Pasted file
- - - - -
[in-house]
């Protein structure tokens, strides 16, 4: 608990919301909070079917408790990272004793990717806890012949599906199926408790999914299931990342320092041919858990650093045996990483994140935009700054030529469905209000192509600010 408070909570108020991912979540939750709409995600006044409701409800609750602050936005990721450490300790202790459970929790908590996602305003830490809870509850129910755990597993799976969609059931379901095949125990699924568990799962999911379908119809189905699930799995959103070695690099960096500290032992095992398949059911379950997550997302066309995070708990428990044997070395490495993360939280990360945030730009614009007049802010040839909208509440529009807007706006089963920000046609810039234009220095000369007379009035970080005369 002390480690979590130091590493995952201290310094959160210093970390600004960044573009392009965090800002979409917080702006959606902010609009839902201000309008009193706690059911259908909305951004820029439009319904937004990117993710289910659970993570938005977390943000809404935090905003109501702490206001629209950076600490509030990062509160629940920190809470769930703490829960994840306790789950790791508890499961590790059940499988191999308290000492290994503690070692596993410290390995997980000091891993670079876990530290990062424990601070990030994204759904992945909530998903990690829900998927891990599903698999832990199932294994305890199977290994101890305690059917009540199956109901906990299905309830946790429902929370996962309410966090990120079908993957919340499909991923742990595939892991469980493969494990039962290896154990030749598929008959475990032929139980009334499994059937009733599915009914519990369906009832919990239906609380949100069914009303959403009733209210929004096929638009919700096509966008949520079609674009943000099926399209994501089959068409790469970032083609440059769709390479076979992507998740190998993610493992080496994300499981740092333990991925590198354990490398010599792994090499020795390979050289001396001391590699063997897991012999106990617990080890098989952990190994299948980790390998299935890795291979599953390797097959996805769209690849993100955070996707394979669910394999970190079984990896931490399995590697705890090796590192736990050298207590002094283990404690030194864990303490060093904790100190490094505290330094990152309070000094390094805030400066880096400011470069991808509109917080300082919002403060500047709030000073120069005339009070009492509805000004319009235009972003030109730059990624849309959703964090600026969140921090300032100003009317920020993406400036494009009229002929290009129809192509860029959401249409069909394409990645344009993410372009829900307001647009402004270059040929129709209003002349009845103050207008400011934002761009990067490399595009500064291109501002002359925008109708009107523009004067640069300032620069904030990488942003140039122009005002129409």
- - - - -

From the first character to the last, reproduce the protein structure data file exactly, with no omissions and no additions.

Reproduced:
[in-house]
């Protein structure tokens, strides 16, 4: 608990919301909070079917408790990272004793990717806890012949599906199926408790999914299931990342320092041919858990650093045996990483994140935009700054030529469905209000192509600010 408070909570108020991912979540939750709409995600006044409701409800609750602050936005990721450490300790202790459970929790908590996602305003830490809870509850129910755990597993799976969609059931379901095949125990699924568990799962999911379908119809189905699930799995959103070695690099960096500290032992095992398949059911379950997550997302066309995070708990428990044997070395490495993360939280990360945030730009614009007049802010040839909208509440529009807007706006089963920000046609810039234009220095000369007379009035970080005369 002390480690979590130091590493995952201290310094959160210093970390600004960044573009392009965090800002979409917080702006959606902010609009839902201000309008009193706690059911259908909305951004820029439009319904937004990117993710289910659970993570938005977390943000809404935090905003109501702490206001629209950076600490509030990062509160629940920190809470769930703490829960994840306790789950790791508890499961590790059940499988191999308290000492290994503690070692596993410290390995997980000091891993670079876990530290990062424990601070990030994204759904992945909530998903990690829900998927891990599903698999832990199932294994305890199977290994101890305690059917009540199956109901906990299905309830946790429902929370996962309410966090990120079908993957919340499909991923742990595939892991469980493969494990039962290896154990030749598929008959475990032929139980009334499994059937009733599915009914519990369906009832919990239906609380949100069914009303959403009733209210929004096929638009919700096509966008949520079609674009943000099926399209994501089959068409790469970032083609440059769709390479076979992507998740190998993610493992080496994300499981740092333990991925590198354990490398010599792994090499020795390979050289001396001391590699063997897991012999106990617990080890098989952990190994299948980790390998299935890795291979599953390797097959996805769209690849993100955070996707394979669910394999970190079984990896931490399995590697705890090796590192736990050298207590002094283990404690030194864990303490060093904790100190490094505290330094990152309070000094390094805030400066880096400011470069991808509109917080300082919002403060500047709030000073120069005339009070009492509805000004319009235009972003030109730059990624849309959703964090600026969140921090300032100003009317920020993406400036494009009229002929290009129809192509860029959401249409069909394409990645344009993410372009829900307001647009402004270059040929129709209003002349009845103050207008400011934002761009990067490399595009500064291109501002002359925008109708009107523009004067640069300032620069904030990488942003140039122009005002129409």